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The county's comp plan 

by Pia K. Hansen


Spokane County finds itself in a situation similar to the city, but with a few advantages. Not only is the county designated as the lead agency in the area's growth management efforts, but it also has a lot more land available than the city does.


Next week, a series of public hearings will be held where residents of the county will be able to provide feedback on the county's proposed comp plan, which has yet to be approved by the county commissioners.


Just as in the city, residents in the county have already had many opportunities to provide input on the plan. But to make absolutely certain no one can accuse the county government of trying to exclude input from anyone, last week the county commissioners unanimously approved of a mailer to be sent to the owners of the 90,000 parcels located in the unincorporated area. So far, however, the level of controversy surrounding the city's plan has not been shared by the county -- perhaps because there is a significant amount of growth planned for there.


Throughout the entire process, the county and the city have collaborated on issues such as building density and zoning issues, and the county's comp plan resembles the city's quite a bit.


"We started with the same type of concept as the city, and that is what we call mixed-use centers," says Spokane County planner Paul Jensen. "We had the same start, and our plan features the same kind of fabric, if you will."


It also features some new components, especially in the rural parts of the county. "The rural conservation designation is a new component," says Jensen. "There, we'll have a 20-acre minimum lot size, and a component called clustering which has been received fairly well by those who understand it. These are the most sensitive areas, where we would be much better off requiring large green areas and clustering of residences. Let's say you own 100 acres with a sensitive area on it. You could put 10 units [of housing] on the 20 acres where you can build and leave the rest of the area alone." Sensitive areas are typically waterways or wetlands.


Another new designation is limited development areas, which are typically areas along the major routes, which have developed over time, so they already have commercial, industrial and residential uses.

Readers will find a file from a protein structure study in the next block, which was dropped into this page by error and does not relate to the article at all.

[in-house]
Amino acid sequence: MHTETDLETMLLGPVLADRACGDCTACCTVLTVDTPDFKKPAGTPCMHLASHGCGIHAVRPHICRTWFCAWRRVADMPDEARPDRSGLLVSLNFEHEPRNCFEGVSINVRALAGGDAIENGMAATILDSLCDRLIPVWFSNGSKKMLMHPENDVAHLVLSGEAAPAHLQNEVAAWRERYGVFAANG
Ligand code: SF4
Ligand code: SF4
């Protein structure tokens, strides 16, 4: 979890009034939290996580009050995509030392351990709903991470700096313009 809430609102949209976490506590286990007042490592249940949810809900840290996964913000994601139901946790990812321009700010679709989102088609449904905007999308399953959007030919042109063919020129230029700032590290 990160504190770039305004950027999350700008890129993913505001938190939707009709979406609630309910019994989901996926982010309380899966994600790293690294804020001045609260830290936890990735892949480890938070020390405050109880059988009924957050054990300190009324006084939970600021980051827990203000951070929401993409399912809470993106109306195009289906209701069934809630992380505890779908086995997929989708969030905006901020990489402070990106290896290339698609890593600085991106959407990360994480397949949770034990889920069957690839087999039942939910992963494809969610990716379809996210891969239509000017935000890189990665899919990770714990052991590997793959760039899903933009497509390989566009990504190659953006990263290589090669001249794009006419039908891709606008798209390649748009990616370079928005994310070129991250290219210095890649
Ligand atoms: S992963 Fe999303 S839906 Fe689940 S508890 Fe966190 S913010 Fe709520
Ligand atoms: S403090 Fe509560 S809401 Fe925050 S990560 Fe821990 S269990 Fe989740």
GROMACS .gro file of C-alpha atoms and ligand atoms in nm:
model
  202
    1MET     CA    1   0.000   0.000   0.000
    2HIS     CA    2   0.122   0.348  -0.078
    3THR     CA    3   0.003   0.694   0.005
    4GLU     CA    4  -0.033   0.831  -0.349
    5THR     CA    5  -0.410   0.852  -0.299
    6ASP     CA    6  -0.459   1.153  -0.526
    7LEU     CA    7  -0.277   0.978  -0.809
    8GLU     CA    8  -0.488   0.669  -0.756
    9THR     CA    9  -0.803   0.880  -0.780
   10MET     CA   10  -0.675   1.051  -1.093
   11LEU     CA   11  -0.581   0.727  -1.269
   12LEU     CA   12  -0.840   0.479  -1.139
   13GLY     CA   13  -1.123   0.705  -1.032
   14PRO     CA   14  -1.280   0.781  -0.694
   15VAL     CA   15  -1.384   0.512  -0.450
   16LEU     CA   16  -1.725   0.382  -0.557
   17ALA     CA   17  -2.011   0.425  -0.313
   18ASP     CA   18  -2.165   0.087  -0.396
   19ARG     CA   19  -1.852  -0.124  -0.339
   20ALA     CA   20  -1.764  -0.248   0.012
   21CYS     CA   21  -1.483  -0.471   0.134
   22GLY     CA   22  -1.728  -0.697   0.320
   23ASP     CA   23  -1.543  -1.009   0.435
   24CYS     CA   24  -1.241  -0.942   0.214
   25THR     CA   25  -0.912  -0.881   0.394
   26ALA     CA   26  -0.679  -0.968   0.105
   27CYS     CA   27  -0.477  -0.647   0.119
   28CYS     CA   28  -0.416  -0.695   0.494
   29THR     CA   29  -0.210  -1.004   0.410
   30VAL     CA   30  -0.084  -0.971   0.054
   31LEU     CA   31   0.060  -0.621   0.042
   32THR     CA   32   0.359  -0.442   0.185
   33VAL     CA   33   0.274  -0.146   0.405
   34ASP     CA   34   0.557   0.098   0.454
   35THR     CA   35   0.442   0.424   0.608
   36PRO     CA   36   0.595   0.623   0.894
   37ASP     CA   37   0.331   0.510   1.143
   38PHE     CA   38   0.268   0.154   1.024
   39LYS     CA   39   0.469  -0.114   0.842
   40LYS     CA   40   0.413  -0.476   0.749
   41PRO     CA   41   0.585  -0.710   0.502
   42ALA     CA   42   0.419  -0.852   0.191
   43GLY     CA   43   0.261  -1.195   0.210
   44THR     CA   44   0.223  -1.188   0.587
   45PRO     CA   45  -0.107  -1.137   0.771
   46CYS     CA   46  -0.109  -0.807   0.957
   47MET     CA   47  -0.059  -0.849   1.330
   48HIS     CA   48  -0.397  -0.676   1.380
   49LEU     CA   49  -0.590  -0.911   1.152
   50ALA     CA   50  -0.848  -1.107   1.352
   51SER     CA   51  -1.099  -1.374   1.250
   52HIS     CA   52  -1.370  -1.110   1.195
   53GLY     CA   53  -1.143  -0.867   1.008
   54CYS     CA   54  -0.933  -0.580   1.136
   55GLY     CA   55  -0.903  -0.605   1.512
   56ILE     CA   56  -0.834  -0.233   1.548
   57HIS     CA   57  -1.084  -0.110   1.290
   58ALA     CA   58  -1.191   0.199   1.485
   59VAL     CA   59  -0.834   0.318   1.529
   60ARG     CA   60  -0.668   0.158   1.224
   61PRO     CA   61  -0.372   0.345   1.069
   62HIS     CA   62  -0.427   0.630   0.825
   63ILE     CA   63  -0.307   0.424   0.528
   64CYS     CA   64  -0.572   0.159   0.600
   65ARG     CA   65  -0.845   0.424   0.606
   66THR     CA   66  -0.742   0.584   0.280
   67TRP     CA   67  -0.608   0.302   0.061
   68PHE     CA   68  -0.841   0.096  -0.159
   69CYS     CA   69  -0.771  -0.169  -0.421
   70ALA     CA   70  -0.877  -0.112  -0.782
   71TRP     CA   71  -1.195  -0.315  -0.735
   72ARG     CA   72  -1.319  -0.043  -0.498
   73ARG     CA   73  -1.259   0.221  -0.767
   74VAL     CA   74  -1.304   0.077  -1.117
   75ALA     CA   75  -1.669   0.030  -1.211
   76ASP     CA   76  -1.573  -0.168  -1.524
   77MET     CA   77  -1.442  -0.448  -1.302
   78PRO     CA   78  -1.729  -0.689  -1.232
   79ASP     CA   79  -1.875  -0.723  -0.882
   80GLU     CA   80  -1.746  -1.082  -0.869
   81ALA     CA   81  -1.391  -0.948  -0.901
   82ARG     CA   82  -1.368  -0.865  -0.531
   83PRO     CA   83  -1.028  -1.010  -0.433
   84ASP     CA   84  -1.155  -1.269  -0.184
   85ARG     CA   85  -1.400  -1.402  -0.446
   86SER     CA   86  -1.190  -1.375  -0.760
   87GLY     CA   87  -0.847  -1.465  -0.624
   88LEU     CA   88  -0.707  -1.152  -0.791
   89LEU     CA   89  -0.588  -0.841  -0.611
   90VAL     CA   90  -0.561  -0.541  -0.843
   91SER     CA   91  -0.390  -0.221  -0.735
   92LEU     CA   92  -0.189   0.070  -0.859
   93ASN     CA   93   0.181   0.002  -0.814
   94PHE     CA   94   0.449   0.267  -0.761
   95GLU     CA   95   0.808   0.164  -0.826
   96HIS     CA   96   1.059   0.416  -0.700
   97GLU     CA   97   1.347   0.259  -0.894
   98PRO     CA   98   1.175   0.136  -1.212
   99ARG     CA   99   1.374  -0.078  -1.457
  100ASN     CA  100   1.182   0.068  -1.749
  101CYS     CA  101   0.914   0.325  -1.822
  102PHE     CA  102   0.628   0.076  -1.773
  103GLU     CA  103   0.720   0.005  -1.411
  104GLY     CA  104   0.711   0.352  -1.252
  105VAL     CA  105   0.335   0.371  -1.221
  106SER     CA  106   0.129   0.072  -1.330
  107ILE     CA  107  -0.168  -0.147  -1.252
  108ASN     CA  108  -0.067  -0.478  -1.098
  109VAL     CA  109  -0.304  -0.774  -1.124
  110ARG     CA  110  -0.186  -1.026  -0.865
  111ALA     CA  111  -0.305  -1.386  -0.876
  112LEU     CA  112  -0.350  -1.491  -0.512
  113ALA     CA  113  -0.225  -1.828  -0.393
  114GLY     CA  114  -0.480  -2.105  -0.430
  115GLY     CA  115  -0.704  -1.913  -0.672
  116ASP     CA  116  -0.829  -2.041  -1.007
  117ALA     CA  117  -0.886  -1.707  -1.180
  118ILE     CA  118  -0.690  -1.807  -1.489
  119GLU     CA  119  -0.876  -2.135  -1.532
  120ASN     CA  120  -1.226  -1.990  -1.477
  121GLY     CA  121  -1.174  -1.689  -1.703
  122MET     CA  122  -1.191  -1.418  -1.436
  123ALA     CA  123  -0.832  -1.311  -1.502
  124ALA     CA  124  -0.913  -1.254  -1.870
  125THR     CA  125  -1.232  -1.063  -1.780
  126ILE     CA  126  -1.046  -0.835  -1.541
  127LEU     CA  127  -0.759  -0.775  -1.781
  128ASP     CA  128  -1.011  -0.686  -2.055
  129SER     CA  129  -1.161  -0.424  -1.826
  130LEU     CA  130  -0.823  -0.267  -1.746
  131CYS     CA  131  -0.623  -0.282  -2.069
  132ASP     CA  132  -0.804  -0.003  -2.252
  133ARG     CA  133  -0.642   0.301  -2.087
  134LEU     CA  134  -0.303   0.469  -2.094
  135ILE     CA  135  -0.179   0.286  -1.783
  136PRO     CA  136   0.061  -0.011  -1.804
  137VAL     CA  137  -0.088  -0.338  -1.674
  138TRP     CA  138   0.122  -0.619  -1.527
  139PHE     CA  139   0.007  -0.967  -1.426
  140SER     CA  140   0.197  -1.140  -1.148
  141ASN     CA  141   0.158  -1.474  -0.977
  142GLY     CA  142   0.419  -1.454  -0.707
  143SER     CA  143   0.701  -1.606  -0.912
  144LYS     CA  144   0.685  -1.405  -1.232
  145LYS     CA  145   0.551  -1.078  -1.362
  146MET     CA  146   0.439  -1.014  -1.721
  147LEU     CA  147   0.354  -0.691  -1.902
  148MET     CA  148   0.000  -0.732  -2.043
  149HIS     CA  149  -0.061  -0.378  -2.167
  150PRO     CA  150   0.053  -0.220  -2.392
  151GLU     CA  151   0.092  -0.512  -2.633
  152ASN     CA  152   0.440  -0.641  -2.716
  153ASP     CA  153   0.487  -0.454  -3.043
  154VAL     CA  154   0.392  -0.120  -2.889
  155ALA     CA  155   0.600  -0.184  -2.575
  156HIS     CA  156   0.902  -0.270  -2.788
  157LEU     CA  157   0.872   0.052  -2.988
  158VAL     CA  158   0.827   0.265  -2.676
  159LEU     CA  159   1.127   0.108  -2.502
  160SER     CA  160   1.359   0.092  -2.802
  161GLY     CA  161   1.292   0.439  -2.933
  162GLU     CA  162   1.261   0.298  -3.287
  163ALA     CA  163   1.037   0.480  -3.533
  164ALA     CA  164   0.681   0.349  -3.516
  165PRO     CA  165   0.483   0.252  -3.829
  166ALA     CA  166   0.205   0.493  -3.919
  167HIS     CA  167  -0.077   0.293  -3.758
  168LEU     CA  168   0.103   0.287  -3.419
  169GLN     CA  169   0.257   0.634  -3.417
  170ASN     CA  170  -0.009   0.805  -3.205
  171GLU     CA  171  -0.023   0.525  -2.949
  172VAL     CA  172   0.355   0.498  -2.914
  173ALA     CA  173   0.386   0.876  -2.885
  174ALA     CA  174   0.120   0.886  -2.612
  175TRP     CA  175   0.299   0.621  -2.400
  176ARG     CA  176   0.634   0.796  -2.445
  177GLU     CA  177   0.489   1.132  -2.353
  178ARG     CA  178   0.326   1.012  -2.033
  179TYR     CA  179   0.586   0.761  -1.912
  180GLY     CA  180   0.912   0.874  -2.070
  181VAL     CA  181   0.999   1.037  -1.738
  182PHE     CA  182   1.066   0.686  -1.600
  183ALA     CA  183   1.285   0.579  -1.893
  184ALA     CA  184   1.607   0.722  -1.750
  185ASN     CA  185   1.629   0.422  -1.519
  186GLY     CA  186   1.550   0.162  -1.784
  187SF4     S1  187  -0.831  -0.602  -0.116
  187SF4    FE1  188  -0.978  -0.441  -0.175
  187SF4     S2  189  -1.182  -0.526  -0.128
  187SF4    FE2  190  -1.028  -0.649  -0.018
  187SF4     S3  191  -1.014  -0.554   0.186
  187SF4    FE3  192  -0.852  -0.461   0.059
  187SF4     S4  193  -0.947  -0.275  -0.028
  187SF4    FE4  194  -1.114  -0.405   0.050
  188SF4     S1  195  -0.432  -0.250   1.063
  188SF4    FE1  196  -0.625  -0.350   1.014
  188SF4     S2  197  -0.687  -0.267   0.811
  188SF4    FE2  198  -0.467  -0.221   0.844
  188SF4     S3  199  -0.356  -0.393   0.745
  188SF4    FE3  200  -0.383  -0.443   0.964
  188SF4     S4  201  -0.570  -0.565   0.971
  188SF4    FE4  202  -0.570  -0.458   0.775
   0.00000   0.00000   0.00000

"The designation simply recognizes these developments -- and we expect to see a limited expansion of those areas in the future," says Jensen. Good examples are the areas around the Mead Airport and Liberty Lake (the part that is not incorporated into the city of Liberty Lake).


"Finally there are the rural activity centers, they are the centers and corridors of the city gone country," says Jensen. "Here people want to be able to build a gas station and provide traditional services like food and a place for residents to go get a pizza and go get a movie without going all the way into town." The small communities in Four Lakes and Chattaroy are good examples of this designation.


County Planning Director Michael Needham insists there has been a lot of collaboration on the county's plan, not only with the city of Spokane, but also with other smaller towns and communities in the area.


"We meet regularly, and we open up our plans for their input. We ask what they have in mind for specific areas, and we try to anticipate where there may be a conflict, and then get together and talk about that," he says.


Just like in the city, the comprehensive plan for the county changes the land use designation, and following those changes zoning may change, too.


"Zoning is what most people come into contact with because they want a building permit," says Needham, "and, we ask, 'How is your land zoned?' " He adds that over the years, the county has received a few hundred comments on future zoning.


"Overall, there is more focus around the urban growth area boundary than there is over anything," says Needham. "People want to know, 'Am I in, and if I'm in, what does that mean?'


"Sometimes in order to achieve sensible growth management, some places are going to have heavy use assigned to them and some are going to have less," says Needham. "You don't want industrial developments sprinkled like salt and pepper all over the county. If you have residential areas, you better have services close to them, so you don't have people traveling thousands and thousands of miles just to do their business."


But if the zoning changes for land where there is already a business, the county is not going to come out and tear it down.


"It's called non-conforming use. That means they will have some limits to what they can do with the property in the future," says Needham, who adds that appeal is an option and special permission may be granted by the hearing examiner.


"If you think your property is going to be compromised in any way by any plan, come down here right away -- it's free, I mean, you already paid for it through your taxes."





Public hearings on Spokane County's comprehensiveplan will be held on Wednesday, May 2, at East Valley High School, 15711 E. Wellesley; on Thursday, May 3, at Northwood Middle School, 13120 N. Pittsburg and on Tuesday, May 8, at the Airway Heights Community Center, 13120 W. 13th Avenue. All meetings begin with an open house at 3:30 pm followed by the hearing at 4 pm. Call: 477-2294.
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